YOUNGSTOWN Firefighters and officers push for income tax
More income tax could hurt the city in the long term, one councilman said.
By ROGER G. SMITH
CITY HALL REPORTER
YOUNGSTOWN -- Firefighters were to demonstrate in front of closed stations this morning but hope they won't have to do that beyond November.
Firefighters and police officers filed 1,582 signatures with the city Friday. They need 540 valid names to get a half-percent income tax on the November ballot.
If approved, the tax immediately would bring back the 15 firefighters and 11 officers among 60 city workers who are being laid off starting today.
Safety-related workers want city residents to have a choice about the level of service, said Lt. Dave Cook, president of the International Association of Firefighters Local 312.
"All we're asking for is democracy," he said.
About 30 members of the safety forces gathered the signatures on 68 petitions between Wednesday and Friday. They had enough names by Thursday morning but gathered as many as possible to be sure, said Barry Ervin, president of the Youngstown Police Association.
The city clerk's office now must hold the petitions for 10 days under state law. The city will send the petitions to the Mahoning County elections board before the Aug. 22 deadline. The elections board must certify whether the issue will get on the ballot by Sept. 3.
The move would raise the city's income tax to 2.75 percent and generate $7.2 million a year.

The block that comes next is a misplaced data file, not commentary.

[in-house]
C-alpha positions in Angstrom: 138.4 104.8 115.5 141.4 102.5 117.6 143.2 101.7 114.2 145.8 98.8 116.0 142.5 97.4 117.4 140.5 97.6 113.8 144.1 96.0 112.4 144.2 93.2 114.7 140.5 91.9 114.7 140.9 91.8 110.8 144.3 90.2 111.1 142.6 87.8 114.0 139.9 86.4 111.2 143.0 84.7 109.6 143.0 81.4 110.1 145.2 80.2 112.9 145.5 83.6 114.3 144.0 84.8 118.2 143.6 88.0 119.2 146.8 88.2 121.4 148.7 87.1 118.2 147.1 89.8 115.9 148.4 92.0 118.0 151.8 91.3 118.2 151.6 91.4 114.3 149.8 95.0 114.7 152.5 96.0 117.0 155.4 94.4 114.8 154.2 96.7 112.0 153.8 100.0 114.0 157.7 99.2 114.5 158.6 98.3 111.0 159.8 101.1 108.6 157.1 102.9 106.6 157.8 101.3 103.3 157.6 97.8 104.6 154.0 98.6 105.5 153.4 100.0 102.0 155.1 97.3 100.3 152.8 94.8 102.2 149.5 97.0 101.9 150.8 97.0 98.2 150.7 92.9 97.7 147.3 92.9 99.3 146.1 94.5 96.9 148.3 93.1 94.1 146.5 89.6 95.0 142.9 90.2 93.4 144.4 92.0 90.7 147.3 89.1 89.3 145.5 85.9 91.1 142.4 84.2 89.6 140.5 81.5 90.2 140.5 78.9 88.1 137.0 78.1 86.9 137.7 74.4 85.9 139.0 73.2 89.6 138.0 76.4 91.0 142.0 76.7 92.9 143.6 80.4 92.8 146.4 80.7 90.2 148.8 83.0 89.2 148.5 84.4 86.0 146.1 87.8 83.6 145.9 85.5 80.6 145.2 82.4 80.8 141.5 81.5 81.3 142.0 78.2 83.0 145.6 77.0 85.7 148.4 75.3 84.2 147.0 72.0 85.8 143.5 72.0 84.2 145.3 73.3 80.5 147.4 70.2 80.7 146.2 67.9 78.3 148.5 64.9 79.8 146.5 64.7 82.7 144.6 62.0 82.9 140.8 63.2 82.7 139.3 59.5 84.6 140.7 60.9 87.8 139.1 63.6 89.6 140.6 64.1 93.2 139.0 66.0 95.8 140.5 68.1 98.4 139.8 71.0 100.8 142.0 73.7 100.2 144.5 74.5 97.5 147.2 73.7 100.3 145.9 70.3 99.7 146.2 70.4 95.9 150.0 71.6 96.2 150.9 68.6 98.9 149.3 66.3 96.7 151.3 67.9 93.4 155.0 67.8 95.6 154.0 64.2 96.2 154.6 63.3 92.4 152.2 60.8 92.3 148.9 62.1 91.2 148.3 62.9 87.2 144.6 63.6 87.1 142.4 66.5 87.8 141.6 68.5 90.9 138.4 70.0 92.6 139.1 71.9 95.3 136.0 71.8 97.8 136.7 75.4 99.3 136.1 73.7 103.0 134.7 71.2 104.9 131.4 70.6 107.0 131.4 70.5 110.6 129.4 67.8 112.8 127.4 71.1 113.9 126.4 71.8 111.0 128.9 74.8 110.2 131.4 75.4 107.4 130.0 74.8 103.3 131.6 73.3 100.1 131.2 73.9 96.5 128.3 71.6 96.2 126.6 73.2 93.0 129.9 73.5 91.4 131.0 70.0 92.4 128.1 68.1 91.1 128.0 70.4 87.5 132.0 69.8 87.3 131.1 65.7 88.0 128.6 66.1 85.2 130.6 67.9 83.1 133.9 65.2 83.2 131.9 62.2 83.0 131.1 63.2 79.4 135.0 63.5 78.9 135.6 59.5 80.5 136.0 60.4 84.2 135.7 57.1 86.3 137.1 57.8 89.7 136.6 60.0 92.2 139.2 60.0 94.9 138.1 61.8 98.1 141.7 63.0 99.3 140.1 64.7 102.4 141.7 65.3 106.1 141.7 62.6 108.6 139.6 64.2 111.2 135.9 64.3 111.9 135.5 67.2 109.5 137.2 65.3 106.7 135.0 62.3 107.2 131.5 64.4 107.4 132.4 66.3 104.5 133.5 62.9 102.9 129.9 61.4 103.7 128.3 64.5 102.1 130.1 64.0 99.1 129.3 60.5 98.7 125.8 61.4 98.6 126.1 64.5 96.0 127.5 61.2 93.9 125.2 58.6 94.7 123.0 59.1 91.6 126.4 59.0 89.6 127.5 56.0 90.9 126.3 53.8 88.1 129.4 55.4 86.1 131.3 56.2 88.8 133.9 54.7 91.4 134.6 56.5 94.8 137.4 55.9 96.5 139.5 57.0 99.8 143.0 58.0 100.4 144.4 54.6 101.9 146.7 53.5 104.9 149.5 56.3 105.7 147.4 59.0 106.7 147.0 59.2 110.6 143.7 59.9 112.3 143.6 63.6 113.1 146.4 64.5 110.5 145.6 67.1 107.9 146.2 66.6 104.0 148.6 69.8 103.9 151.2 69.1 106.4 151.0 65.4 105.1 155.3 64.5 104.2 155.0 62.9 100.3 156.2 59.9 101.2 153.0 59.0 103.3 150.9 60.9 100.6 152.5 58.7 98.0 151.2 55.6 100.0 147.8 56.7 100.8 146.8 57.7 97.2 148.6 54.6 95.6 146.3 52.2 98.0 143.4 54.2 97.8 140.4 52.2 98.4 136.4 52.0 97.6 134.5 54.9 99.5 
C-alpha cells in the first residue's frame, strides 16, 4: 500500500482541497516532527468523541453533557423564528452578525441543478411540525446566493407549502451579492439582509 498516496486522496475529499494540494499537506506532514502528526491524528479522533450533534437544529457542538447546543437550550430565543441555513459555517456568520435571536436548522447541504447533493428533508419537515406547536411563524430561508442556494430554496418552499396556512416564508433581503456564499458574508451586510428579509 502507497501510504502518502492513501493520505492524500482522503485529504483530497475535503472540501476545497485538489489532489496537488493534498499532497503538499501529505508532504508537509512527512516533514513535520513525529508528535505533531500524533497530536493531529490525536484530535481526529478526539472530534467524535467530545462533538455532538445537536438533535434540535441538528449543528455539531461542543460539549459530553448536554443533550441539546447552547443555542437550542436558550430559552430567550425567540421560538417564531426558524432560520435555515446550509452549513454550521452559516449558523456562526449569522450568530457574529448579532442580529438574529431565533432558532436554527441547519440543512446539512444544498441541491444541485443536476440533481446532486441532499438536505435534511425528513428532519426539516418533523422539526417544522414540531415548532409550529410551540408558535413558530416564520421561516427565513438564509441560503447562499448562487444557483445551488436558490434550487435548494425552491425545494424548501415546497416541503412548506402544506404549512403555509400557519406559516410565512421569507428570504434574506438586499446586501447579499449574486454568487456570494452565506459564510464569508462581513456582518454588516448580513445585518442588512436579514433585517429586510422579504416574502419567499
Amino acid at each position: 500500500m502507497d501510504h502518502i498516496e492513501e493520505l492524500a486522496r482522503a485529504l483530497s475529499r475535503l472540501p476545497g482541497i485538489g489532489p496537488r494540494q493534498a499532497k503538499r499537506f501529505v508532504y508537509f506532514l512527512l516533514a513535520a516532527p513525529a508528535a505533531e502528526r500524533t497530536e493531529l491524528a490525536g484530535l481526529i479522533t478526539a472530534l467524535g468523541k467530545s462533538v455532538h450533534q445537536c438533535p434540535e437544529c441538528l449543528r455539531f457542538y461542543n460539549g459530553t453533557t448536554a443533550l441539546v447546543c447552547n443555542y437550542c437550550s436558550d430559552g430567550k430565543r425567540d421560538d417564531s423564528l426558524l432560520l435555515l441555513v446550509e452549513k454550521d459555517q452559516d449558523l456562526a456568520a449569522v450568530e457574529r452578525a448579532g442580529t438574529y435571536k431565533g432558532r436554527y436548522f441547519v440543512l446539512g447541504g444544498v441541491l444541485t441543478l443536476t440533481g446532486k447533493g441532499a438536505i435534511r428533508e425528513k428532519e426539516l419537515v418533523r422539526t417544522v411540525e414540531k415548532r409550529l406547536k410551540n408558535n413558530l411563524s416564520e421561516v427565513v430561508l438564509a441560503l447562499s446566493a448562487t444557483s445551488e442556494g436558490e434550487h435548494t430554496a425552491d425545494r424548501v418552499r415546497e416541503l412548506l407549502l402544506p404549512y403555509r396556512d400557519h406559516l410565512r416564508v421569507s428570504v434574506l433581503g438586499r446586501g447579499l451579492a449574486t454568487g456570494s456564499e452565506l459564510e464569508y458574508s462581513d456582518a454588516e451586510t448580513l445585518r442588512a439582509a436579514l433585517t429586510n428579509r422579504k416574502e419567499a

The city is making the layoffs -- and closing fire stations because of it -- owing to a projected $2.5 million deficit. Declining tax revenue is blamed for the deficit.
Firefighters will picket the first three days in front of a fire station that is closed under the three-week rotation set by Fire Chief John J. O'Neill Jr.
Today, station 12 on McGuffey Road closes for three weeks. Station 9 on Midlothian also may close over the next three weeks, depending on available manpower.
Firefighters being laid off have up to two years with the department, Cook said. He described them as sad and disgusted.
"They're trying to figure out how to make their house payments," Cook said. "Once they hire you, you don't expect to be laid off."
Laid-off police have between nine and 11 months' experience, some of whom left guaranteed jobs with other departments, Ervin said.
Tax increase campaign plans will be made once it's certain the tax will go on the ballot, Cook said. A door-to-door campaign will start in mid-October, he said.
Residents will be shown how the money will be divided -- police, 45 percent; fire, 35 percent; and capital improvements, 20 percent -- and asked if they want staffing levels returned to pre-layoff levels.
"Regress or progress," Cook said.
Long and short of it
Councilman Rufus Hudson, D-2nd, isn't so sure more income tax is progress.
Short-term, a tax raises money, said Hudson, who stopped into the council office shortly after the petitions were filed. Long-term, however, the added tax could drive away business and drain city revenue, he said.
Hudson, a business analyst at Youngstown State University, said companies tell him they are on the verge of leaving the city.
Nobody has compared the long-term effect of more income tax on businesses and residents with the immediate return of police and firefighters, he said.
"We have to balance that," Hudson said. "I don't think anybody's looked at that."
City council could have sponsored its own ordinance to get the income tax increase on the ballot, but a majority declined to do that.
The police and fire unions weren't clear with details of their proposal, so council wasn't comfortable acting quickly, Hudson said. The unions should have approached council months ago when the deficit first emerged -- not right before layoffs, he said.